air-

The

Mitsubishi

bombers, were escorted by six Zero fighters manned by the top fighter pilots in the Japanese air force. Their role was

which were carrying extremely

to protect the Bettys,

human

uable

mander

cargo:

in chief of the

val-

Admiral Isoroku Yamamoto, comCombined War Fleet of Japan, and

his staff.

Admiral Yamamoto was one of Japan's great war heroes. He had planned the highly successful attack against the U.S. Pacific for the

war

United

throughout the land.

On

fleet at

Pearl Harbor, which started the war

numerous other air strikes including the one on Midway Is-

States, as well as Pacific,

this day,

April

18, 1943,

he was scheduled

to

land

on Bougainville on one leg of an inspection tour of Japanese bases. He and his staff had left the Japanese stronghold of Rabaul at dawn. Having flown the 300 miles (482 km) to Bougainville exactly on time— Yamamoto demanded strict

punctuality in

all

operations— the Bettys and their

Japanese Admiral Isoroku Yamamoto,

whose plane was ambushed by American flyers was broken.

after the Japanese secret code

THE MYSTERIOUS DEATH OF ADMIRAL YAMAMOTO escorts

were now preparing

to set

down

3

The

at Kahili.

time

was precisely 9:35 a.m.

And

moment

exactly at this

boomed

sixteen U.S.

Army

twin-

P-38 Lightning fighter planes boiled out of the

sun and, wing-guns blinking death and destruction,

at-

tacked the startled Japanese.

The

free-for-all dogfight that

moments. The

results

followed lasted only a few

were devastating for the Japanese.

Both Betty bombers were destroyed and their passengers killed. Four Zeroes were also shot down. Just one P-38 Lightning failed ful

to return

American mission

The American

from

to "get

ligence officers

success-

P-38 fighter pilots did not encounter Yatheir escorts

a well-planned

by accident.

ambush. U.S. Naval

It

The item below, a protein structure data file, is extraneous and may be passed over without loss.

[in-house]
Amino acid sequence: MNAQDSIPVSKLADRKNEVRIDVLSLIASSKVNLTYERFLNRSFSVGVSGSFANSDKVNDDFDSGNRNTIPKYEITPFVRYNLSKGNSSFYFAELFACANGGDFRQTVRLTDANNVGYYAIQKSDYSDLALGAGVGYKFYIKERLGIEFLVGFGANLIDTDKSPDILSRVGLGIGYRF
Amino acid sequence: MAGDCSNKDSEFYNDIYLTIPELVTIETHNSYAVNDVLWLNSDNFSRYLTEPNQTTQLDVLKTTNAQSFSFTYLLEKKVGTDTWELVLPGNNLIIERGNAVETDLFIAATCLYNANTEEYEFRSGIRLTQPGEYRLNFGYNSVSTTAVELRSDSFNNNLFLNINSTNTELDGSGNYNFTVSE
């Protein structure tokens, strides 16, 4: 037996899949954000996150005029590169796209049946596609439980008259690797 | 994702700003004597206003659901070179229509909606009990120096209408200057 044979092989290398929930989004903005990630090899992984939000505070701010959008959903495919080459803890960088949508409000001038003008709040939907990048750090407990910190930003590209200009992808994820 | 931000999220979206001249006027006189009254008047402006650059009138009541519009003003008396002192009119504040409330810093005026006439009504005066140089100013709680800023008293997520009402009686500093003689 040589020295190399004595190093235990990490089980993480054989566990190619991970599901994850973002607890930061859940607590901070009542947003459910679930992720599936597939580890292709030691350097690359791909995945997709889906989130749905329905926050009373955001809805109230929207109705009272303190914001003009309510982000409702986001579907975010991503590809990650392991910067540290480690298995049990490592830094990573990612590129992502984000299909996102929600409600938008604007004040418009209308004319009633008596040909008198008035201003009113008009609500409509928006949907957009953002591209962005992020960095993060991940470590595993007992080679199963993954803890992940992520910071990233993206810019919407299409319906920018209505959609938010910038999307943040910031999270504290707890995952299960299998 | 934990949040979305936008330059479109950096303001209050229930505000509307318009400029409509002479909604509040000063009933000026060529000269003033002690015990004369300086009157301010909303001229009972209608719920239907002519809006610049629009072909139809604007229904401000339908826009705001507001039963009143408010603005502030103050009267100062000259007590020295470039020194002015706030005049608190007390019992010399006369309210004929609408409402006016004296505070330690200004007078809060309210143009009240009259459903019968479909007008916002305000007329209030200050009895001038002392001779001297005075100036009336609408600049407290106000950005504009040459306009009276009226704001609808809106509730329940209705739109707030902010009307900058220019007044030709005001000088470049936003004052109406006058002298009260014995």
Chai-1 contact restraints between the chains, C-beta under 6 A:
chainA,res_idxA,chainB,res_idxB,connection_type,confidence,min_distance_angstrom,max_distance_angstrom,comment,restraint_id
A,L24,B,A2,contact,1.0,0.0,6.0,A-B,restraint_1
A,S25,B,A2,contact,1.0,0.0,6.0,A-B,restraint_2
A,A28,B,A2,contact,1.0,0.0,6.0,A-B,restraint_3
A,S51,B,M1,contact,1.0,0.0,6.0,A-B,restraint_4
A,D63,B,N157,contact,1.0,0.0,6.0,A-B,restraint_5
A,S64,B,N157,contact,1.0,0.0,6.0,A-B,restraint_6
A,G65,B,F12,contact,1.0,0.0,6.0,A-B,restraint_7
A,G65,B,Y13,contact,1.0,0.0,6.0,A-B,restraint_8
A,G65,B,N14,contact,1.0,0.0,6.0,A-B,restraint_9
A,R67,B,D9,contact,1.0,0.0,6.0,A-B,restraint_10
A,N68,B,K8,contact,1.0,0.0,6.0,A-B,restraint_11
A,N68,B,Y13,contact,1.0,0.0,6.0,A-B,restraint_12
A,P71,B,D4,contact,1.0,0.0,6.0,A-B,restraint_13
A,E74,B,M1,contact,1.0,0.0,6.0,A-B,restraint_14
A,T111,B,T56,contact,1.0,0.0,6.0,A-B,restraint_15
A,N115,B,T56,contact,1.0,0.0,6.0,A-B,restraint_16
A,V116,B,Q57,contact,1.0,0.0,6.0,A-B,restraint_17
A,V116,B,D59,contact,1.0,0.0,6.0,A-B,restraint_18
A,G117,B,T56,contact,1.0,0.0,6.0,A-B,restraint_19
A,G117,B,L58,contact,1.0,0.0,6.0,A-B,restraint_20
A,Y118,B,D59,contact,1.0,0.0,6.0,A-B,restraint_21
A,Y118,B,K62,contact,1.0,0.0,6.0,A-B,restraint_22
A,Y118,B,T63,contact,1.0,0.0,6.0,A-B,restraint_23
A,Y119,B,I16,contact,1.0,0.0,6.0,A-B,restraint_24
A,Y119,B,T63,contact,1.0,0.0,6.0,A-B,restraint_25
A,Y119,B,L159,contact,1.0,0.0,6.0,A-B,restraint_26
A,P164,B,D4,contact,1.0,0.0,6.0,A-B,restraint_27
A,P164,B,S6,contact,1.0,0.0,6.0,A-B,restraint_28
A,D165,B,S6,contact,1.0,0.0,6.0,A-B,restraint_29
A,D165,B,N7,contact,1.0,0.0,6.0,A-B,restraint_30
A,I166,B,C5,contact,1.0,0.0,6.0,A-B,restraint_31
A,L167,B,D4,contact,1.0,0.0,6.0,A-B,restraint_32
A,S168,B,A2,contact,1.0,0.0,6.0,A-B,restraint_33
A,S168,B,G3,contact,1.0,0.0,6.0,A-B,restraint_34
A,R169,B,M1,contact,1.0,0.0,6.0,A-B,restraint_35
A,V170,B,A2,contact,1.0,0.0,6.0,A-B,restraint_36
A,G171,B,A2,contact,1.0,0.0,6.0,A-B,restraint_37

Intel-

had known ahead of time every step that

the Japanese naval hero

The

murderously

Yamamoto."

mamoto's Betty bombers and

had indeed been

this

would take on

his inspection tour.

only gamble was in the timing of the attack. But this

was not really a gamble either, for U.S. Intelligence also

knew

that

Yamamoto was

a fanatic

about arriving on time.

In this instance he had kept a rendezvous with death— virtually to the split second.

How

had U.S. Intelligence obtained

this vital

informa-

By breaking the Japanese naval code. When Yamamoto's tour and timetable were planned, its details were sent in code by radio to all of the air and naval base commanders whom the admiral planned to visit. Some of Yation?

mamoto's aides thought the information should be

deliv-

ered by hand by couriers, but they were overruled by top

Japanese communications

officers

who

insisted the Japa-

nese code could not be broken. Within hours after the in-

formation had been transmitted, however, U.S. Naval Intelligence it

had not only intercepted

and given

it

but had also decoded

a "plain English text" to the key

commanders, both

in

Washington and

on Guadalcanal Island

in the Pacific.

ordered the mission against Yamamoto.

at

American

Henderson Field

They immediately

II

Solving the Vfars

Most Difficult Riddle An

undeclared,

'

'secret"

war began long before actual

World War II. masses of armed men

was a war fought

fighting broke out in

It

not by great

in uniform.

fought by small groups of